Saturday, August 23, 2014

In The Development Pipeline

We live surrounded by construction sites.  On the home front it's been twenty months since work began next door.  It's still ongoing.  And on block after block after block you'll see a demolition site, an empty lot, a dumpster, an excavator, a cement block monster rising slowly above low-rise brick or wooden houses.

Fifth Avenue in the teens and twenties is a whirlwind of activity.  Corners are prime.  Between Prospect Avenue and 25th, I counted eleven corners where there are either construction/excavation/repair activities (some of them stalled), permits posted for work, or property either recently sold or currently for sale. And of course there's plenty more activity mid-blocks.

Walking home the other day, I saw that fences were up at the corner of Fifth and 24th (in front of the S. Batrouni Auto Service station, and next to the Citgo gas station) with a permit in place for tank removal and shoring.  Does this presage bigger plans?  A block south, a smaller auto repair business, at 732 Fifth, is on the market.

"732 5th Avenue features 25' of frontage on 5th Avenue. This site is zoned R6A with a 3.0 FAR. Under the current zoning a developer could build approximately 7,500 square feet as-of-right. There is an Inclusionary Housing bonus which would allow additional square footage. There is an existing 2,500 SF industrial building on the property that will be delivered vacant. The property is located along in the highly desirable Park Slope South neighborhood, with many new construction projects in the development pipeline. "

Friday, August 22, 2014

A Septet of Churches

Even in the borough of churches, seven within three blocks seems like pretty good going.  At 5205 Fourth near 53rd,  the Templo de La Alabanza, formerly the Coliseum movie theater (see Montrose Morris's Brownstoner piece on the theater).  The Coliseum closed in 1992.

At the north-west corner of Fourth & 54th, two churches sit side by side.  These are the Sunset Park Community Church and the Iglesia Adventista del Septimo Deo de Bay Ridge.

The Community Church came into being in 1996, when Christ to the Community combined with Salem Gospel Tabernacle (formerly the Salem Scandinavian Pentecostal Assembly).  The Salem congregation moved to its current address, formerly home to B'nai Jacob, in the 40s.
Across the street from these two churches on the NE corner is the Iglesia La Luz Del Mundo, and south of them, below 54th, St. Jacobi Evangelican Lutheran.  St. Jacobi's congregation was originally German, and founded a church at this site in 1909.  Today its congregation is primarily English, Spanish and Chinese speaking. St. Jacobi offered significant space for Occupy Sandy relief efforts.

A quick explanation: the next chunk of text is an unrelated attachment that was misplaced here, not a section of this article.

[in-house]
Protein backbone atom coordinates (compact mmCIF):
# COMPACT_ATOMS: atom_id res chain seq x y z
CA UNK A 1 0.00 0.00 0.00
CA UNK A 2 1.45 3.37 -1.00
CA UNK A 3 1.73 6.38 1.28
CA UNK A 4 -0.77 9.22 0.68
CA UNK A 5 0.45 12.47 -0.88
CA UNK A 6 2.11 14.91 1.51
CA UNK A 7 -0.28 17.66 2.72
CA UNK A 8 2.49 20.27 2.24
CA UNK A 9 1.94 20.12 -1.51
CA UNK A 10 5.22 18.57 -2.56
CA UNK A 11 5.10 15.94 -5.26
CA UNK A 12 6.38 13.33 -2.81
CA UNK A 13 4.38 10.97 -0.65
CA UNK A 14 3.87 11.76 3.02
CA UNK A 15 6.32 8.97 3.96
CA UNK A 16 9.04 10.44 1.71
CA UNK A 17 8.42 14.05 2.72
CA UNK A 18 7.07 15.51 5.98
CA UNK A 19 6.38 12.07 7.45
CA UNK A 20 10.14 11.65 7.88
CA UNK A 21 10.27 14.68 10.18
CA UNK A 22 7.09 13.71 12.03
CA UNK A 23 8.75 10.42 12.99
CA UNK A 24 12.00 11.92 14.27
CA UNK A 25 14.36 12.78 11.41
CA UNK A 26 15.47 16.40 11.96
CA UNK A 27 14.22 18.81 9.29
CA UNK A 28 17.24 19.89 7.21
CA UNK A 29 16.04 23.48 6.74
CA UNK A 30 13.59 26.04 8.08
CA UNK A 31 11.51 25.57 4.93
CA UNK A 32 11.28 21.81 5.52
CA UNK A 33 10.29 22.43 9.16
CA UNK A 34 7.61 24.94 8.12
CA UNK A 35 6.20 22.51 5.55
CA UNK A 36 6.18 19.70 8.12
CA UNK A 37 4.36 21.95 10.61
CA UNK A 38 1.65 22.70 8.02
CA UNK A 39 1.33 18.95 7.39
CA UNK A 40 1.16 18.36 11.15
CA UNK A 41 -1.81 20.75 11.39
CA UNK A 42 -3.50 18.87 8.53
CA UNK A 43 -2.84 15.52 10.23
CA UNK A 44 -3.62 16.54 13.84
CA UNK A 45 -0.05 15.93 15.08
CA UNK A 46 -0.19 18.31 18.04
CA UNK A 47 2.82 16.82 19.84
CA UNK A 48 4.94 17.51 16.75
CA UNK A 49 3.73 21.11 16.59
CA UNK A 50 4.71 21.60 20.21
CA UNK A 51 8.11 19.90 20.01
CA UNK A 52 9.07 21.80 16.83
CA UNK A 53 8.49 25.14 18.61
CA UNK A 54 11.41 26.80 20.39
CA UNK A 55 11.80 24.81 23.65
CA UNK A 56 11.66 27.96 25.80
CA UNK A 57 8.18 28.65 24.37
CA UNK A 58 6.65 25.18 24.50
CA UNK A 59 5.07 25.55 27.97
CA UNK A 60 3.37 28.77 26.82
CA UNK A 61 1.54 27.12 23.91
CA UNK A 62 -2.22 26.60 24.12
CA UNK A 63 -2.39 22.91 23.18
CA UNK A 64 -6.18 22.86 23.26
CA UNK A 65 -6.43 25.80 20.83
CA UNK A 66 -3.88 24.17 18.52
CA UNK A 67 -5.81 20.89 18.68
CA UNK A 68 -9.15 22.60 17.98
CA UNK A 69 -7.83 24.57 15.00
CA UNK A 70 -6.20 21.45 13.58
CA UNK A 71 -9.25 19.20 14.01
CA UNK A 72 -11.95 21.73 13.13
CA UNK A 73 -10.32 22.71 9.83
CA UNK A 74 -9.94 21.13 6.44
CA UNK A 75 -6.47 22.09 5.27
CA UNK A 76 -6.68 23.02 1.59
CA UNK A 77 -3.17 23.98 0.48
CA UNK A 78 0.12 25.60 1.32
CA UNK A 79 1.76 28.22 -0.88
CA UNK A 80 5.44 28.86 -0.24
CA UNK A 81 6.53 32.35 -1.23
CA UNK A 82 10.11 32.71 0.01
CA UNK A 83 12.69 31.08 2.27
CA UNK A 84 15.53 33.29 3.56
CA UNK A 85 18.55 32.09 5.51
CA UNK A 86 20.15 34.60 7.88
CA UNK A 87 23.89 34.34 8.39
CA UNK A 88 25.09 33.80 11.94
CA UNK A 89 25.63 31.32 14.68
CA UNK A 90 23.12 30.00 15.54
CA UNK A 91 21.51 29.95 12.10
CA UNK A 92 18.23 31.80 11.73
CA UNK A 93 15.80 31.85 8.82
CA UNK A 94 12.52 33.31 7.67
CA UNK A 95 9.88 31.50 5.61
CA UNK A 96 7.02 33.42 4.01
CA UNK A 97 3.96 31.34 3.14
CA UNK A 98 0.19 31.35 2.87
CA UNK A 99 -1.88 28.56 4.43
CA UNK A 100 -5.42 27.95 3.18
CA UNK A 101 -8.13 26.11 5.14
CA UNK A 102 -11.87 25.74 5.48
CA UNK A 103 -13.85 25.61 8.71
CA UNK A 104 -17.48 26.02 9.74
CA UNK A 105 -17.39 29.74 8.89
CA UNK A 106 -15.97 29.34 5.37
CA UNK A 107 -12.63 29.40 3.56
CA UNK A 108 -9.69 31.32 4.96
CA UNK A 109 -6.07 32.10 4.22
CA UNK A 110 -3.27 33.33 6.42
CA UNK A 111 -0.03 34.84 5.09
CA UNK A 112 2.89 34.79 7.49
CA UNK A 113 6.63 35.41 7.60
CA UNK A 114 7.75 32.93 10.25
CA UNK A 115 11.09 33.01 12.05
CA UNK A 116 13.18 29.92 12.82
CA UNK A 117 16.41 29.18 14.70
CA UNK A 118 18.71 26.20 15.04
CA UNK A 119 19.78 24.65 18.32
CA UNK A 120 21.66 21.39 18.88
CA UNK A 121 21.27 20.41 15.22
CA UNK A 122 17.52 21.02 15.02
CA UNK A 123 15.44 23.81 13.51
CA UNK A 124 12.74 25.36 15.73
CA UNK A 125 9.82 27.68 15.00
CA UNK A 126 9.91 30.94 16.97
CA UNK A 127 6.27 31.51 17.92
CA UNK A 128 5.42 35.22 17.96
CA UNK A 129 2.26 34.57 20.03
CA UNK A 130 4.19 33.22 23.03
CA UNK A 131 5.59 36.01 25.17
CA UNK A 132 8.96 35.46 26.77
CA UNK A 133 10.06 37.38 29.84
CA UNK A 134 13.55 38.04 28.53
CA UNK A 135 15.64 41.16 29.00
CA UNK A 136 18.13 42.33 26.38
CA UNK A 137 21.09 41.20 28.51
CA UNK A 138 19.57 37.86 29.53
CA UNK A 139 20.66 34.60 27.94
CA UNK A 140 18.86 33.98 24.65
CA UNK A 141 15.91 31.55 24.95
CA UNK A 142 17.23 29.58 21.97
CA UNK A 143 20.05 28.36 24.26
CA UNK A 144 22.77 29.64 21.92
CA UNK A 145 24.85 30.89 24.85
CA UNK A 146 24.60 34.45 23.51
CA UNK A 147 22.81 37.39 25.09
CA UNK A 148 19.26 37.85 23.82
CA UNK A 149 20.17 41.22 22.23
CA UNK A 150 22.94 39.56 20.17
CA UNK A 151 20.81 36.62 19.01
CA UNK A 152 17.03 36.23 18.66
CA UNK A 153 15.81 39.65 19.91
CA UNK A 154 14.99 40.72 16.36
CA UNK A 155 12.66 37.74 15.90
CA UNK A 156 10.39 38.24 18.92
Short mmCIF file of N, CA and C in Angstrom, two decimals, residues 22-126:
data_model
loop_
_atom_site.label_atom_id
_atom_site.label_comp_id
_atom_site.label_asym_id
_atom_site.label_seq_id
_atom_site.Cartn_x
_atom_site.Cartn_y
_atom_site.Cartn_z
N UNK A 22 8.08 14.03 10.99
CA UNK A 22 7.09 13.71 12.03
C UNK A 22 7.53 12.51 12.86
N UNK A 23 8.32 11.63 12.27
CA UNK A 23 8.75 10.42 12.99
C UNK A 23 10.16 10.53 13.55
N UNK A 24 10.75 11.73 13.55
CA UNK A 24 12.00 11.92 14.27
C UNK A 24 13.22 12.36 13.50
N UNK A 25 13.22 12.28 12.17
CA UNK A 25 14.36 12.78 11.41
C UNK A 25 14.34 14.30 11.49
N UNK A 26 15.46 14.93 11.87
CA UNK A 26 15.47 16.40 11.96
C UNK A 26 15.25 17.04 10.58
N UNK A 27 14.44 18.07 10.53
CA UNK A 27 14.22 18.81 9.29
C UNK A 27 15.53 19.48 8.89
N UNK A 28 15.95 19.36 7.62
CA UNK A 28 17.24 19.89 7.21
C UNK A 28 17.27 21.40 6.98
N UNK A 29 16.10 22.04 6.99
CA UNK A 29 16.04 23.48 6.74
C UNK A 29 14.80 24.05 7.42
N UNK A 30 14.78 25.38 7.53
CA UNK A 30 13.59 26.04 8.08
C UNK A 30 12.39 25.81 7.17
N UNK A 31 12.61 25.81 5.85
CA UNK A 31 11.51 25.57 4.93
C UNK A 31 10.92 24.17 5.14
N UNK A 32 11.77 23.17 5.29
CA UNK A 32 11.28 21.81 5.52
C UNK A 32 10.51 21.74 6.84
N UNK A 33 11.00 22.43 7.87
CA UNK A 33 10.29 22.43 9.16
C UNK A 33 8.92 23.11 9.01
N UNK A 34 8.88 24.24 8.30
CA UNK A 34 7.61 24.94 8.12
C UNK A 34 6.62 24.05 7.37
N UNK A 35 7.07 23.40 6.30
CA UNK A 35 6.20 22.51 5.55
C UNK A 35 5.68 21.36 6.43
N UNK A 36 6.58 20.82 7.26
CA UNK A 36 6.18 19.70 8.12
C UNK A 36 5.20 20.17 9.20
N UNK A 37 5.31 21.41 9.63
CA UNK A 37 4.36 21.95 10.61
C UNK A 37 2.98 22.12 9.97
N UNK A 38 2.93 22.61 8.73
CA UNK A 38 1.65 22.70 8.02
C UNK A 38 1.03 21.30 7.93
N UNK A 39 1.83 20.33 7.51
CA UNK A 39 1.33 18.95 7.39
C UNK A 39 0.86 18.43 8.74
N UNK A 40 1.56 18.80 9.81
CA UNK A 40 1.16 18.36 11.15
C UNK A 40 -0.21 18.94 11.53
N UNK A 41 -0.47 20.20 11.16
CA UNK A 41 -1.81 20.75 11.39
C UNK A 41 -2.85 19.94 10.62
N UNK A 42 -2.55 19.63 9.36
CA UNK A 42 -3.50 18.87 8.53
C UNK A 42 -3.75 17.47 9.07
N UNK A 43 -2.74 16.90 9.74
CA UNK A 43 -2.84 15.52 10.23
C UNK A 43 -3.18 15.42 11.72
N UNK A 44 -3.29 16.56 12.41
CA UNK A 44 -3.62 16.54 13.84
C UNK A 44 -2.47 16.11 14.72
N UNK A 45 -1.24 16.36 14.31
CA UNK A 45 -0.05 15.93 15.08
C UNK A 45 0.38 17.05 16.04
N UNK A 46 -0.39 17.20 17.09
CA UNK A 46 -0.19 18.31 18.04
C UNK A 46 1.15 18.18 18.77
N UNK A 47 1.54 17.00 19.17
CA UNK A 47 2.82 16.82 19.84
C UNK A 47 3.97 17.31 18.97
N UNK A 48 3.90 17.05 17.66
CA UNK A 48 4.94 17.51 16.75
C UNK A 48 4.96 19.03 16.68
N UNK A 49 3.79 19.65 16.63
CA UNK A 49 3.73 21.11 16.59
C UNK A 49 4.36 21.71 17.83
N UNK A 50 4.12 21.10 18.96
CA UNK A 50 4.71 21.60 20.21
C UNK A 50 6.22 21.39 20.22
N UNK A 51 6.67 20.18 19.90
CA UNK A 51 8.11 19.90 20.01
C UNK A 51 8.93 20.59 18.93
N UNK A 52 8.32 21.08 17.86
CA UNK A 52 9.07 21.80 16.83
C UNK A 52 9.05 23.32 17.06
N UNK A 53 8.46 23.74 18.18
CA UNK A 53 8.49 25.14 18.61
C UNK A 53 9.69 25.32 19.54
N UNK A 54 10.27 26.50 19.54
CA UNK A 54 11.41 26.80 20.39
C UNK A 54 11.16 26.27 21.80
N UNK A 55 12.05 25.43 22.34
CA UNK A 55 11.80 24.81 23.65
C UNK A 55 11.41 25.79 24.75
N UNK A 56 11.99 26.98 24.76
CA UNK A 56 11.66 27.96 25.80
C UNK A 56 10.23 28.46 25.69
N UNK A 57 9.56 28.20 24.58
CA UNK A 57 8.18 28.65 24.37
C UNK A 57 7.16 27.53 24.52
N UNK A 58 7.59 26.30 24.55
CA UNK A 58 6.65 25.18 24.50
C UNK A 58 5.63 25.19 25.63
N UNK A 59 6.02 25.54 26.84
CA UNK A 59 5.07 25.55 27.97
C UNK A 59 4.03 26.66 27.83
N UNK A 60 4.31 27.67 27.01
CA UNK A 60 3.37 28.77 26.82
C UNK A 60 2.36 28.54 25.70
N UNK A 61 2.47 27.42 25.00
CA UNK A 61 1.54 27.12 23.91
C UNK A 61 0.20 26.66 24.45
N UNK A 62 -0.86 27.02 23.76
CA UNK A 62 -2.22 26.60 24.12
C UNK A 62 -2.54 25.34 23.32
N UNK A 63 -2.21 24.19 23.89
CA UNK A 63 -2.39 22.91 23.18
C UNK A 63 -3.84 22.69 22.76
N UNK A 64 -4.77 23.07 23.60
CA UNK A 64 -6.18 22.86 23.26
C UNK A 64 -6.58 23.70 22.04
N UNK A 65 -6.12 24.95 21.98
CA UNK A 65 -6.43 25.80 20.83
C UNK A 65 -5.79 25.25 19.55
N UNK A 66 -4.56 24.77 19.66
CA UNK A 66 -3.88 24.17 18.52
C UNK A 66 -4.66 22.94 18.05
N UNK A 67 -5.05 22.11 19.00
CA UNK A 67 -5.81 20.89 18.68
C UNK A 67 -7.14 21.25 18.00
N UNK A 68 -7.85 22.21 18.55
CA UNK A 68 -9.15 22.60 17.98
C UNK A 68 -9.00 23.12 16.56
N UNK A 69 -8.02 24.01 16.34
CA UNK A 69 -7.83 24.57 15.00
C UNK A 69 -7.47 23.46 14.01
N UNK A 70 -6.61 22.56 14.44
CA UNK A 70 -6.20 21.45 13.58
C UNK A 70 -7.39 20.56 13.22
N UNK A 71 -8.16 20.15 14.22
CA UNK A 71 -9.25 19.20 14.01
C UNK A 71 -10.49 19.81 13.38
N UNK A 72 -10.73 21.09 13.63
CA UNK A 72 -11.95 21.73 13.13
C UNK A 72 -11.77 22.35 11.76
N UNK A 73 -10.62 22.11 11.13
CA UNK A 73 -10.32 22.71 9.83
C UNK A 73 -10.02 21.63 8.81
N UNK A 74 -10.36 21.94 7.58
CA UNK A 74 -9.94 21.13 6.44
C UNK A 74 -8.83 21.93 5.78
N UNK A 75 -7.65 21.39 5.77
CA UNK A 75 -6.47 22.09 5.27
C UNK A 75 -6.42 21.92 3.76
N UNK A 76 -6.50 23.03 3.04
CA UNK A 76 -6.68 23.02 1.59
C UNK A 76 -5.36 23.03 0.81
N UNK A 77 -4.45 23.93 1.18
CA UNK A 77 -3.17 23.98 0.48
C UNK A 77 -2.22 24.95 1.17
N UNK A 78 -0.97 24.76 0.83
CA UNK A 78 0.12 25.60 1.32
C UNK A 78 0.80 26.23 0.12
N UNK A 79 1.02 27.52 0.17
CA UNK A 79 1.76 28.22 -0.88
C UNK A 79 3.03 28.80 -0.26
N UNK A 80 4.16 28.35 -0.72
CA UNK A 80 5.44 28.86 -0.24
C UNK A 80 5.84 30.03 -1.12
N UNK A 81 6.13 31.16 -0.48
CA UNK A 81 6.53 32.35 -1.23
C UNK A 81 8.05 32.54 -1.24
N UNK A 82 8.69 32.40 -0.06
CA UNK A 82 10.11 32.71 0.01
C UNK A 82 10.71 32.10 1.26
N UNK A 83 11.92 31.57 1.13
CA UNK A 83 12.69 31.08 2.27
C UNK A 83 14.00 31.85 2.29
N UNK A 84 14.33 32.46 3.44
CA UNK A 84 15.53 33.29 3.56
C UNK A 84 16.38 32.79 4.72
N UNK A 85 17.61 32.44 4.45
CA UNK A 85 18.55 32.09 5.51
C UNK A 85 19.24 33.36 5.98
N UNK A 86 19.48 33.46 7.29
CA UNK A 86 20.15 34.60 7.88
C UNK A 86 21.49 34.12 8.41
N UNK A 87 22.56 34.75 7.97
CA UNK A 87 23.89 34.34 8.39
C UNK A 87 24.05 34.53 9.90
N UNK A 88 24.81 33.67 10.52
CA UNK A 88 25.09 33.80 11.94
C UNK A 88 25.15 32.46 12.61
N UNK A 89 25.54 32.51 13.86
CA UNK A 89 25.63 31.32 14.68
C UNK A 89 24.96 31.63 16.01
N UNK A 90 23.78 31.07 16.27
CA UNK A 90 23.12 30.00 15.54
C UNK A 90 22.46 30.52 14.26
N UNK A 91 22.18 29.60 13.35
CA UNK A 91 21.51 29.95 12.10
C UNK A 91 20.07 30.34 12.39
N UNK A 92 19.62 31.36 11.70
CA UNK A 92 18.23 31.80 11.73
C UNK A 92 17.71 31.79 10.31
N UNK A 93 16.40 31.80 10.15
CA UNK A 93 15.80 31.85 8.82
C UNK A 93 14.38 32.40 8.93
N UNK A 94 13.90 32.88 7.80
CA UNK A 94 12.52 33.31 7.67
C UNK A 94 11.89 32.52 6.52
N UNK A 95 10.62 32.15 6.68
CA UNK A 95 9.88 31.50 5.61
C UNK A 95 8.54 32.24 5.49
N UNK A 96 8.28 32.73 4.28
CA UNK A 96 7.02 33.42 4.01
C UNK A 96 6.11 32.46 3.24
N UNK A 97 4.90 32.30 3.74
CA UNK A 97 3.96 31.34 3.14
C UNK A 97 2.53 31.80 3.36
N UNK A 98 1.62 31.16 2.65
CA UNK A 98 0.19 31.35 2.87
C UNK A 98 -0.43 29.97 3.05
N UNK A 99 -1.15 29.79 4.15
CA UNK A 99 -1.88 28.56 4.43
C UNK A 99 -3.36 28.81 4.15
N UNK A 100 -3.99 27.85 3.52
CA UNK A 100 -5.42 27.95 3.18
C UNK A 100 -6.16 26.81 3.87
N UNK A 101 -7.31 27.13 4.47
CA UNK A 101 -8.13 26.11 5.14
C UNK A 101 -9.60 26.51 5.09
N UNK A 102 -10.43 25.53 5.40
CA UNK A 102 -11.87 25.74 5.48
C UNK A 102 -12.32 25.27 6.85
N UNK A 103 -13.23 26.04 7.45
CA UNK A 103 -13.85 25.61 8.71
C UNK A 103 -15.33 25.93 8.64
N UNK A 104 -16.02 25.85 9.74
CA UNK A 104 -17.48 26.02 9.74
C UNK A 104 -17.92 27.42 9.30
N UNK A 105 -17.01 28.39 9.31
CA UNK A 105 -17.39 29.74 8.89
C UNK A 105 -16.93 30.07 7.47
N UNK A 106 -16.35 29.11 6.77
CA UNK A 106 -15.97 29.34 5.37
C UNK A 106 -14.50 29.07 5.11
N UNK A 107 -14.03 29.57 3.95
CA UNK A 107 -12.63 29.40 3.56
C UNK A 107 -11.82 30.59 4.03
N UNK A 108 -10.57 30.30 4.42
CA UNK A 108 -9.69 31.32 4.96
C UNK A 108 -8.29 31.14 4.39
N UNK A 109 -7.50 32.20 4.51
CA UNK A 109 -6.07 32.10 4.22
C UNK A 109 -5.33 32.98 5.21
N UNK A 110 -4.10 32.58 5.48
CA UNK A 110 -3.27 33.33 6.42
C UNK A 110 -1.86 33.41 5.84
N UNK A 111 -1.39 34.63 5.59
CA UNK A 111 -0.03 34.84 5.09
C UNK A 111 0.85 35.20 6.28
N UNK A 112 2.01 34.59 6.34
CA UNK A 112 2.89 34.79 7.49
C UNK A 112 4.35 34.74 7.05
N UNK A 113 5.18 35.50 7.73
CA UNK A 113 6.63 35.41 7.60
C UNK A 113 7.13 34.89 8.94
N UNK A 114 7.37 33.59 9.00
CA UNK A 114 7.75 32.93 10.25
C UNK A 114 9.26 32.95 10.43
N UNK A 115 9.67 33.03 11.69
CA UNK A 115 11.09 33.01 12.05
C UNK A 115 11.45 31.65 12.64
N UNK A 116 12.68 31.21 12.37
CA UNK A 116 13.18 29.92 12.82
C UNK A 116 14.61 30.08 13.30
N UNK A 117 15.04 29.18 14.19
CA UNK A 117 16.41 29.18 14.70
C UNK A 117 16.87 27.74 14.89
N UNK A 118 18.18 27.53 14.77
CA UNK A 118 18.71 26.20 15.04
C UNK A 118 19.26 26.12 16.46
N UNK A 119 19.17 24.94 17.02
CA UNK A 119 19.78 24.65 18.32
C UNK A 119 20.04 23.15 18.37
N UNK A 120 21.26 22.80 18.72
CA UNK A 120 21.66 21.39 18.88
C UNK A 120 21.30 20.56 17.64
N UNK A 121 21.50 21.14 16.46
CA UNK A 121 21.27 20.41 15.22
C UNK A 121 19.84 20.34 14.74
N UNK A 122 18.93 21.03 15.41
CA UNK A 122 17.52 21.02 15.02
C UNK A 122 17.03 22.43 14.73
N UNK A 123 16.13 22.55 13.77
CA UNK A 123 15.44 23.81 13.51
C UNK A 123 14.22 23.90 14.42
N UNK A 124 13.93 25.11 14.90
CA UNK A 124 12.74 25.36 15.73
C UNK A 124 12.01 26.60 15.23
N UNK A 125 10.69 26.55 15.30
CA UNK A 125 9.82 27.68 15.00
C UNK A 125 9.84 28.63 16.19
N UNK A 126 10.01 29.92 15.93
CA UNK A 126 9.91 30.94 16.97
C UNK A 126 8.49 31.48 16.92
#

At 55th Street, just west of Fourth, the Emmanuel Pentacostal Church.

and on 55th east of Fourth, in a small brick building, Manna.

At 56th & Fourth, the Bethelship Norwegian United Methodist Church (founded as the Mariners' Methodist Episcopal Church in 1874), which moved to this spot in 1949, via Red Hook and Carroll Gardens.  Prior to the establishment of the church, the Bethel Ship mission, moored at Pier 11, in Brooklyn, ministered in an evangelical and social mission capacity to sailors and newly arrived immigrants, from the 1840s to the 1870s.  Sunset Park is well known for its Scandinavian roots, but you can read an interesting article about the Scandinavian waterfront communities farther north in Brooklyn in this Carroll Gardens Patch article written in 2011.

Bethelship Norwegian United Methodist

Musical Chairs: Store Move Update

Last week I noticed that Hair Fair by Alberto was leaving its spot at 684 Fifth for premises across the street.  Turns out they're moving to 681 Fifth, where the current tenants are Danny's Tailoring & Dry Cleaning.  The note in Danny's window had me worried, because this is a great business, terrific for repairs & alterations.  One of the ladies inside told me that they would be staying in the neighborhood, though the details seemed uncertain.  I hope this works out - Danny's is just the kind of family business we need to keep around here.

A Hair Fair sign in Danny's window yesterday.  Danny's own sign above the store is already gone.

Thursday, August 21, 2014

Now You See It

With a sleight of hand only the MTA can master, work is done & undone in an instant.  The subway sign put up on Tuesday

has been and gone, as if it were merely a figment of the imagination!



Pacific Street Library Handicapped by Lack of Funds - Brooklyn Daily Eagle
Sounds like more PR for another run to sell the historic Carnegie library, with the usual doom-laden picture of the building's condition.  If the BPL could restore the Park Slope branch, which serves a significantly higher-income population, they should be able to fix some of the (often exaggerated) issues at Pacific. See more of the pitch here.